When Multiple myeloma relapse symptoms is again active after treatment is called a relapse and can be a time of great frustration and anguish for patients, families and caregivers. Close contact with your family, your doctor and other patients who have gone through the same situation, can help you.
When myeloma wakes, the patient and his medical team will have to consider the treatment to control the evolution of myeloma. It is possible that the medical team has planned a possible relapse and have prepared different action options if that time comes.
However, given that the risks and benefits of treatment are not as clear in cases of relapse, the majority of specialists prefer to discuss all the options with patients, since the characteristics of the case and the vision of the patient about the disease may have changed again.
In some patients the original treatment can be repeated successfully, especially if the initial response was positive, although in other patients can that myeloma does not respond positively to the treatment that was used in the first place, which is called resistant or refractory disease.
If your myeloma is resistant or refractory to original chemotherapy, there are still many possible options for your treatment.
- Use of a new type of chemotherapy
- High dosage therapy and stem cell transplantation
- Treatment with thalidomide
- Treatment with VELCADE
- Therapy with high doses of spheroids
- REVLIMID therapy
Use of a new type of chemotherapy
If the patient is refractory to chemotherapy of alkylating type, like for example Melphalan, you can reply to a type VAD (Vin-cristina, Adriamycin, dexamethasone) regimen.
Equally, if it is of a young patient who has not responded positively to initial therapy of type VAD prior to a stem cell transplant, maybe to even respond positively to a high dosage of melphalan treatment and a subsequent transplant of stem cells.
La Talidomida alone, in combination with dexamethasone, or in combination with cyclophosphamide and dexamethasone, is used more and more for cases of resistant or refractory myeloma.
More intense combinations like ESHAP may be an option in young patients in which the high dosage therapy and transplantation of cells still can be.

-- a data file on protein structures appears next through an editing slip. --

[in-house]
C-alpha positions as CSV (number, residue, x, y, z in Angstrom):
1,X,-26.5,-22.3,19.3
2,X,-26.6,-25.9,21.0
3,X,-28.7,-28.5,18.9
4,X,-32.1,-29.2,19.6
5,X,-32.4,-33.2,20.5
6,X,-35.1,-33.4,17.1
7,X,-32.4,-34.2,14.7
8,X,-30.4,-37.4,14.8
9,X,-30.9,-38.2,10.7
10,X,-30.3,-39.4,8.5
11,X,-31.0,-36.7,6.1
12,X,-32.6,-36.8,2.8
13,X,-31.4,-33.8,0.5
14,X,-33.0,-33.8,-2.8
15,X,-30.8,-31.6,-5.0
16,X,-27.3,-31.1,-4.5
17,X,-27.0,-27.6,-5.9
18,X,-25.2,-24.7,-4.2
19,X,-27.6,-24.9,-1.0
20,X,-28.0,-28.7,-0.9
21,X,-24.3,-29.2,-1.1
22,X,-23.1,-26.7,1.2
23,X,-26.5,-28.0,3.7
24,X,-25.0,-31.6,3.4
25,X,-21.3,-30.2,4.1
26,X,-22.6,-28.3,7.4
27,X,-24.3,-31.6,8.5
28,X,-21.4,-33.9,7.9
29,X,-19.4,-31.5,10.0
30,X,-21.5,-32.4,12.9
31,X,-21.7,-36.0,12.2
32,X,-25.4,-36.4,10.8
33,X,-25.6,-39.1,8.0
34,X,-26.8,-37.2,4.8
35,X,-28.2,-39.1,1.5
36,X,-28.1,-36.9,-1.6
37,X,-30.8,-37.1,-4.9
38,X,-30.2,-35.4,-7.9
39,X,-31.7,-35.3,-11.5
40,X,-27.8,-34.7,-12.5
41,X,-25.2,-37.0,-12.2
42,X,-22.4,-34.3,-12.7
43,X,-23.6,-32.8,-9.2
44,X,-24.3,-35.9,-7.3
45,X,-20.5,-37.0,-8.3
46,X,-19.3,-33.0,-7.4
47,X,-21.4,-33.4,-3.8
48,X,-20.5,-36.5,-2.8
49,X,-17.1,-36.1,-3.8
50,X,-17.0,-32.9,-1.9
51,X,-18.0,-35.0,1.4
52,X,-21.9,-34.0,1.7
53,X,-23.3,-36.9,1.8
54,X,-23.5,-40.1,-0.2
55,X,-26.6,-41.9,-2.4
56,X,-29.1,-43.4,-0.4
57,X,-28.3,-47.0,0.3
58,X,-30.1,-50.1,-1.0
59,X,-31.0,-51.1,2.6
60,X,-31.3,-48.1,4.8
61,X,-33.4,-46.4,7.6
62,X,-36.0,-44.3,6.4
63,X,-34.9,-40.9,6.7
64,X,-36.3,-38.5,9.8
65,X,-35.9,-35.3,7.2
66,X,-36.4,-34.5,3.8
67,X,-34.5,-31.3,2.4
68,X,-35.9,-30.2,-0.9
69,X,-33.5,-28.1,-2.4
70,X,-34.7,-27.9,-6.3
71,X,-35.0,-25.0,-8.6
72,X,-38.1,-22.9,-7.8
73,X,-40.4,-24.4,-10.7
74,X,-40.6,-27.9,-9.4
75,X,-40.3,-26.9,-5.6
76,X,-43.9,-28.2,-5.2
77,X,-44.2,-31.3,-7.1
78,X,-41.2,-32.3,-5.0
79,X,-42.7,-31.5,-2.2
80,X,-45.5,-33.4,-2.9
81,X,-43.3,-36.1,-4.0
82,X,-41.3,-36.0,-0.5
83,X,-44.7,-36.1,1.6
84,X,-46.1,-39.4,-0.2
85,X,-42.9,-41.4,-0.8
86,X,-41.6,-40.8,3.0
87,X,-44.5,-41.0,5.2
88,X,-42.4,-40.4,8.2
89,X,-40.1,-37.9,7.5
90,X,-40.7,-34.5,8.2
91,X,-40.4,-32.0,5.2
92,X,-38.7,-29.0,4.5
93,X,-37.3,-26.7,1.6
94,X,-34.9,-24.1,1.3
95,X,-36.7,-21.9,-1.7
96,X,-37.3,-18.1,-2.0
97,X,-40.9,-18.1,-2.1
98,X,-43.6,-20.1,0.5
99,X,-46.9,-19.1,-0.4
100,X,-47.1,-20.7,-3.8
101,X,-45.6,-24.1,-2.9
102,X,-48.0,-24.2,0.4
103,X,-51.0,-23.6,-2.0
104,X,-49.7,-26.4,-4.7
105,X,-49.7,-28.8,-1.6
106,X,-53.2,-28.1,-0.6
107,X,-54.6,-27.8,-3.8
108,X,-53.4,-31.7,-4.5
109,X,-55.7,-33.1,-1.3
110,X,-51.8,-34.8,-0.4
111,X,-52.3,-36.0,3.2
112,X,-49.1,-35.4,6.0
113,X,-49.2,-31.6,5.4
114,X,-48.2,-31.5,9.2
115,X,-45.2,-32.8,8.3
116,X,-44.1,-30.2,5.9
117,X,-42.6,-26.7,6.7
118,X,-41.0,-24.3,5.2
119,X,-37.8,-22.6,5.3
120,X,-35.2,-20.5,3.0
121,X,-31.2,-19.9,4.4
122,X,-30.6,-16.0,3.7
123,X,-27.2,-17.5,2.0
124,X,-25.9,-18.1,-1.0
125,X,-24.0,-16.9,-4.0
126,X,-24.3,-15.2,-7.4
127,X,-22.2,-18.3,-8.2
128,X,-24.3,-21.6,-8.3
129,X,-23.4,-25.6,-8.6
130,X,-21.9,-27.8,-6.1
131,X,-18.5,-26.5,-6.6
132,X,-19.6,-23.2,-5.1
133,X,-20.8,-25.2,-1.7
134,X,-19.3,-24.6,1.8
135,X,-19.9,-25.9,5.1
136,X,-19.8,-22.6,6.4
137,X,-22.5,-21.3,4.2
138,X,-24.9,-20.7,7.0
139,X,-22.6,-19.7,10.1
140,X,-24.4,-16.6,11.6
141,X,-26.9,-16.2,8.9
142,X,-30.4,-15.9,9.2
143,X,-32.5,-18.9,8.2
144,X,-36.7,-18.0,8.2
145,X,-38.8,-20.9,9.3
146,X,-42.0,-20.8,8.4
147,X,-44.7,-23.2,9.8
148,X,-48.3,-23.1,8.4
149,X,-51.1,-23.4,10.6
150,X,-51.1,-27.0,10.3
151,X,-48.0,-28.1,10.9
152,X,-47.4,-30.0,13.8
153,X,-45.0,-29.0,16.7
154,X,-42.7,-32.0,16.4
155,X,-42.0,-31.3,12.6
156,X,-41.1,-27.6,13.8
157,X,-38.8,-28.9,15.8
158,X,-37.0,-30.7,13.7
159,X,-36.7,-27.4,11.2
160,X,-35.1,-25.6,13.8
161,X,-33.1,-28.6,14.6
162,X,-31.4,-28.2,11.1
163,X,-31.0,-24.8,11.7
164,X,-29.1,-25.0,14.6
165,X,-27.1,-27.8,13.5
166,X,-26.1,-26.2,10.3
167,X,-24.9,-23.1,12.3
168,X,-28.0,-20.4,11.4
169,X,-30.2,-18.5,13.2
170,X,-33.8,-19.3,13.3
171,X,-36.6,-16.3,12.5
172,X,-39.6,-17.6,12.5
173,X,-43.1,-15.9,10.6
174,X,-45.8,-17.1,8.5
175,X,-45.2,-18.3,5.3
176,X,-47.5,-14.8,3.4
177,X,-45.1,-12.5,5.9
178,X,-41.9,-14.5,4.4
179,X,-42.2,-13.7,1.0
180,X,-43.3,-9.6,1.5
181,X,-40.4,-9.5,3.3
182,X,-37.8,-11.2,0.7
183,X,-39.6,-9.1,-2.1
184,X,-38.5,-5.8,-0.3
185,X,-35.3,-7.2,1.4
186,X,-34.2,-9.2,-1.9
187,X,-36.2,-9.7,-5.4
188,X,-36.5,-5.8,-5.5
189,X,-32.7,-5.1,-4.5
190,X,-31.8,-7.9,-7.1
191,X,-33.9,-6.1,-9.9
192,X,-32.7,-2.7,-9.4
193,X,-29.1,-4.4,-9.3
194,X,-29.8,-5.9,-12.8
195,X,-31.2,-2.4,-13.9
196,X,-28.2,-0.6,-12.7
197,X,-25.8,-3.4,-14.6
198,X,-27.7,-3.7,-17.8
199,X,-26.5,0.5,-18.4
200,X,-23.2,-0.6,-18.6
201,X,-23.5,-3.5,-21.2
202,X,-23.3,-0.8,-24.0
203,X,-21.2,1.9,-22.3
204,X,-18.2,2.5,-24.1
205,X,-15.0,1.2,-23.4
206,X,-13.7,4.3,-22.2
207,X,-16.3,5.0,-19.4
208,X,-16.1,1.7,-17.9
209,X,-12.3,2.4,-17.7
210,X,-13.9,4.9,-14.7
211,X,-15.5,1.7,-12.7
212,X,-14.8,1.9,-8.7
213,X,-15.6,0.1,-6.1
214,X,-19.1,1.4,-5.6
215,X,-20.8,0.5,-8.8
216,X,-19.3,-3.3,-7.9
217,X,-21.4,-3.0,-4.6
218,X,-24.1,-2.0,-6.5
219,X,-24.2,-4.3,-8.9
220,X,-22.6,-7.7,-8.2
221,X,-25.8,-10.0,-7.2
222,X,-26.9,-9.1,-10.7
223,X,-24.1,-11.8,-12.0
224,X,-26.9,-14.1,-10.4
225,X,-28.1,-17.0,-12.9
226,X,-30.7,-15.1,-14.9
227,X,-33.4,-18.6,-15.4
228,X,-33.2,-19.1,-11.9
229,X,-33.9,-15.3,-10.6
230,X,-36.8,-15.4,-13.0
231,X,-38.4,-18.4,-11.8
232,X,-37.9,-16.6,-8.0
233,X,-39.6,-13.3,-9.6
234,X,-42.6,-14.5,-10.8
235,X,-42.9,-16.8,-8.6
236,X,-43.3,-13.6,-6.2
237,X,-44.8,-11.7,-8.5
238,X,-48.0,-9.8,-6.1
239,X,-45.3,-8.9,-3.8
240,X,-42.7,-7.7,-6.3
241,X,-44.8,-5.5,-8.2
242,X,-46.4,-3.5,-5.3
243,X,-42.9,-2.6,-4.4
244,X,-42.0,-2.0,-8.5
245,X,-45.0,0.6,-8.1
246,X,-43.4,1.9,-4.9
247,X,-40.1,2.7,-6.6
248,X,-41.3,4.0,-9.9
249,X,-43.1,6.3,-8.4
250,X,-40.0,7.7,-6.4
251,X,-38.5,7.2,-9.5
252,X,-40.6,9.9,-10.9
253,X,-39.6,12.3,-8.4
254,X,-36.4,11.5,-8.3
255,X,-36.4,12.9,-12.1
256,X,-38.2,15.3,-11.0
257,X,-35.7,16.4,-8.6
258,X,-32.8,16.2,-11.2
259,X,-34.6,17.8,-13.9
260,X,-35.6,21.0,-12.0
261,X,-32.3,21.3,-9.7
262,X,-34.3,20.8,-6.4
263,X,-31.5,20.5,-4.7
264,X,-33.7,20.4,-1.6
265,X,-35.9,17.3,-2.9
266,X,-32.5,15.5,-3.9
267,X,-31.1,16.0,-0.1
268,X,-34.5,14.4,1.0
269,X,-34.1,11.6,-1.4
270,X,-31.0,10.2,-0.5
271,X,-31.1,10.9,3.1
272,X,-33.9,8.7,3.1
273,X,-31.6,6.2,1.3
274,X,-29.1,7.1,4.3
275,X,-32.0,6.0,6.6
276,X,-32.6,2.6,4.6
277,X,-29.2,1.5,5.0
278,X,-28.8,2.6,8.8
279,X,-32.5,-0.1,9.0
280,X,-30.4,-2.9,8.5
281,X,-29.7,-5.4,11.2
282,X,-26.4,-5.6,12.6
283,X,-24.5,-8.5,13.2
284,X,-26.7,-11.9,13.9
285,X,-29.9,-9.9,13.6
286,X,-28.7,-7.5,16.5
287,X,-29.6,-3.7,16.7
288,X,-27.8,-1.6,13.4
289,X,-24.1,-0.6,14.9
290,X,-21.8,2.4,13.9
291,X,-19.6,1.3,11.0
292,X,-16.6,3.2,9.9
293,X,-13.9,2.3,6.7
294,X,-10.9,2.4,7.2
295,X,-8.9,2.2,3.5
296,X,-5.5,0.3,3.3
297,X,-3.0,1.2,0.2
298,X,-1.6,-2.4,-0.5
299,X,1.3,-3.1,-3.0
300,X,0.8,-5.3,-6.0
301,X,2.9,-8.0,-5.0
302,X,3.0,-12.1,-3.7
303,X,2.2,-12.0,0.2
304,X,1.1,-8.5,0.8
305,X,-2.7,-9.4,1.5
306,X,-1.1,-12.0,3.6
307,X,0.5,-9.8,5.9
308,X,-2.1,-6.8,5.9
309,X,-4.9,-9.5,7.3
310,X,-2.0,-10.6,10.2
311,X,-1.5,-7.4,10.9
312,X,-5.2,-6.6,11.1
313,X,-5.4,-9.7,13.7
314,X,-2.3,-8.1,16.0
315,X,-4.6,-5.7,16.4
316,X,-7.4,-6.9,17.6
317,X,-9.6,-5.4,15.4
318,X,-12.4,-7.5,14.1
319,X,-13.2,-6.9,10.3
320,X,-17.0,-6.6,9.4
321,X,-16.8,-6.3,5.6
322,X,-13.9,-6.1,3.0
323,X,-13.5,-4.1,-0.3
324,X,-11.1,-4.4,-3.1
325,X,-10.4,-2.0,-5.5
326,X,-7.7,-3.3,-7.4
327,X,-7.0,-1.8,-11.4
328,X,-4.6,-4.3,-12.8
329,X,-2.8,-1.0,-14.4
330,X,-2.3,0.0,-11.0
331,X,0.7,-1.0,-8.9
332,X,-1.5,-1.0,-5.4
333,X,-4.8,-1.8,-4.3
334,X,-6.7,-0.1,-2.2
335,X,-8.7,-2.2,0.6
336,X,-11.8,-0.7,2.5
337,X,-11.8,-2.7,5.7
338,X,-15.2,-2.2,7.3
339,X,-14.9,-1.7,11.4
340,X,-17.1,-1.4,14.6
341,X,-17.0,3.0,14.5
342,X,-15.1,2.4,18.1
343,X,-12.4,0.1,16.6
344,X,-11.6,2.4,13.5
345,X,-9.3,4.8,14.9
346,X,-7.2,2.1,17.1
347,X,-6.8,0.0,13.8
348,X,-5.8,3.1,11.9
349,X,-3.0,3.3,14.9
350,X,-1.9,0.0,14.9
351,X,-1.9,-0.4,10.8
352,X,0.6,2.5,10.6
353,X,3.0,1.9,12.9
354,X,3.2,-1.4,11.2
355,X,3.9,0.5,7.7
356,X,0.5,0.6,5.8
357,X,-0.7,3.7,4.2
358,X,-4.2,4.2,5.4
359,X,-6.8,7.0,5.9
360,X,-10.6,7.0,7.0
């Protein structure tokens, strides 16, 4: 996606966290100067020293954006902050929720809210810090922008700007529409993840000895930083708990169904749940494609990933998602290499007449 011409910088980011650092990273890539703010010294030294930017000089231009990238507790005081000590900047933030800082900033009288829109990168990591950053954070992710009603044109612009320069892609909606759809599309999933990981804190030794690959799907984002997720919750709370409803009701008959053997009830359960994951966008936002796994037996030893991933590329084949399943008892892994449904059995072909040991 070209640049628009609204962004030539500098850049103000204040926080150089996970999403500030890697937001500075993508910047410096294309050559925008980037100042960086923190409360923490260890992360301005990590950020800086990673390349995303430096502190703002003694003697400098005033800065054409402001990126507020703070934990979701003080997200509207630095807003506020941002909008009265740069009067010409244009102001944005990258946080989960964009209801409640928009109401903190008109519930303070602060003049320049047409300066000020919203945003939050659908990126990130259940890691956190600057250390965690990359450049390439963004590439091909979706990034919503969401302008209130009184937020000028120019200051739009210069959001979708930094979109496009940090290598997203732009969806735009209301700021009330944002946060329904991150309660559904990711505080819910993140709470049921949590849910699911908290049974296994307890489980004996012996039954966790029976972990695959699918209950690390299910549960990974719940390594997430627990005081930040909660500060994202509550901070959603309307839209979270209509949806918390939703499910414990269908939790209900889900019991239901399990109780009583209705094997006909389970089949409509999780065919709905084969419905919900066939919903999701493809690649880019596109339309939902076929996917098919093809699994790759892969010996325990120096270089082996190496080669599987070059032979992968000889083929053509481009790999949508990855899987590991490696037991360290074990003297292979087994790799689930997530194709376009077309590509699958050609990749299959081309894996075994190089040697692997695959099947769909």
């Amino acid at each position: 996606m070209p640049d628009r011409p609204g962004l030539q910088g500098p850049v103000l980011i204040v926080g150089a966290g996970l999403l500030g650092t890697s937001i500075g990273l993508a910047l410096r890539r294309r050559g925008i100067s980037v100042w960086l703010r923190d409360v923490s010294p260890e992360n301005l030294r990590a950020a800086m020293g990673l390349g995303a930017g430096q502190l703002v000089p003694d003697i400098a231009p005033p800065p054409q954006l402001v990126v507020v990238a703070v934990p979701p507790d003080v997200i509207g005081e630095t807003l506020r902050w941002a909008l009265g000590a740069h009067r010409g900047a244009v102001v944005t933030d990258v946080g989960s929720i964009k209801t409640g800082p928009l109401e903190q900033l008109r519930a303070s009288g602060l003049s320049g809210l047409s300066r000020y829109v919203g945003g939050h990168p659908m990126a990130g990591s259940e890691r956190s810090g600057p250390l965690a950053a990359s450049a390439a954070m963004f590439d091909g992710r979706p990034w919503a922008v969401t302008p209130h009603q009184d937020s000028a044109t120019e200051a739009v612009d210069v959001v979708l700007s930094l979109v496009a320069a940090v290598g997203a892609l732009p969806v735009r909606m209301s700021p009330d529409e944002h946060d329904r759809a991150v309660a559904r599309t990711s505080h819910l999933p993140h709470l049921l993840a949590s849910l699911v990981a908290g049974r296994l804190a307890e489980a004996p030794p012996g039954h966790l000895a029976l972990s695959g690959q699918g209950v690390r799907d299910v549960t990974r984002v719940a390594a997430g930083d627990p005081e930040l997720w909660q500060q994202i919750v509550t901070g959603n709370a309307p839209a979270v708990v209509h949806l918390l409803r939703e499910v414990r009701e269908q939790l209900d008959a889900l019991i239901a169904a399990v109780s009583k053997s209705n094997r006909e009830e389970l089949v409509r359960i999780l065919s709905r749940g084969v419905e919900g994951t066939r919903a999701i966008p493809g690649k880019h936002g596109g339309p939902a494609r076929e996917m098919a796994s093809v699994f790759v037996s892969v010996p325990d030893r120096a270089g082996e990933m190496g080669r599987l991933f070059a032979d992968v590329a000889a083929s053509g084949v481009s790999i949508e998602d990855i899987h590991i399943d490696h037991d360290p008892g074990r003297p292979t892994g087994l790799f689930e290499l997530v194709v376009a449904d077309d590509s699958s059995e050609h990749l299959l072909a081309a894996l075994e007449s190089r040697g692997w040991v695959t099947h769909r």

Experiencing a Relapse in Multiple Myeloma
High dosage therapy and stem cell transplantation
High dosage and stem cell transplantation therapy can count as an option for those patients who have not previously received a stem cell transplant. In some patients undergo transplantation again can be a good strategy, especially if the answer to the first was positive.
LaTalidomida, whose effectiveness was discovered at the end of the 1990s for myeloma patients, can be offered as an alternative to patients with resistant myeloma or relapse despite having previously tried several of the standard procedures for treatment, such as chemotherapy or high dose chemotherapy combined with stem cell transplantation.
LaTalidomida is daily administered orally in pill form and can control the disease and reduce the amount of myeloma present in the body, thus relieving the symptoms and inducing even the entrance of the patient in a stable phase or plateau; in some cases it may even remission.
The introduction of VELCADE is a major breakthrough in the treatment of myeloma and is the first of a new type of cancer drugs that work differently to chemotherapy or Thalidomide. Is administered intravenously twice a week for two weeks, followed by a bye week that completes a cycle; the complete treatment usually consist of up to eight cycles.
Although patients do not need to be admitted to the hospital, if they need to go to there to receive treatment for a few weeks.
Treatment with thalidomide and VELCADE are starting to become standard therapy for many cases of myeloma.
A high dose of steroids with dexamethasone treatment can be efec¬tivo to control the myeloma patients who, due to their general State of health, may not receive chemotherapy, as well as for patients who have already suffered more than one relapse.
In recent studies, a derivative of thalidomide, REVLIMID , has shown a positive response to treatment in patients with Refractory Myeloma and at the same time the inclusion of dexamethasone appears to produce additional positive responses in patients who have not responded to REVLIMID if only.
- Prognosis in relapse
Prognosis and evolution of multiple myeloma depends on the stage of the tumor. Proper treatment can positively influence the evolution of the disease. Life expectancy increases if the treatment slows the progression of multiple myeloma or reduces tumor.
In addition, it is possible to treat the symptoms caused by multiple myeloma, so increase the quality of life of the patient. A cure is not possible, but the period without discomfort can be very long (though always relapse occur). If it is not, the multiple myeloma can be extended by all of the bone marrow.
The evolution of multiple myeloma may be related to various complications. The tumor may be the cause of the process of bone degeneration that occurs in the spontaneous fractures with vertebral collapse. Multiple myeloma can also affect the kidneys.
Antibody deficiency characteristic of multiple myeloma makes patients extremely vulnerable to infections. Due to the damage of bone marrow, it may also occur bleeding due to lack of platelets in the blood and clotting factors.
Multiple myeloma monitoring plays an important role after the treatment. During this, revisions are made at regular intervals. These tests usually do a physical examination of the patient, various blood tests and x-rays.
With the test of bone density in the lumbar area of the spine and the femur, the doctor can determine if there is loss of bone density and marked as is.
Monitoring serves to detect early and treat relapses of multiple myeloma and the damage caused by the disease.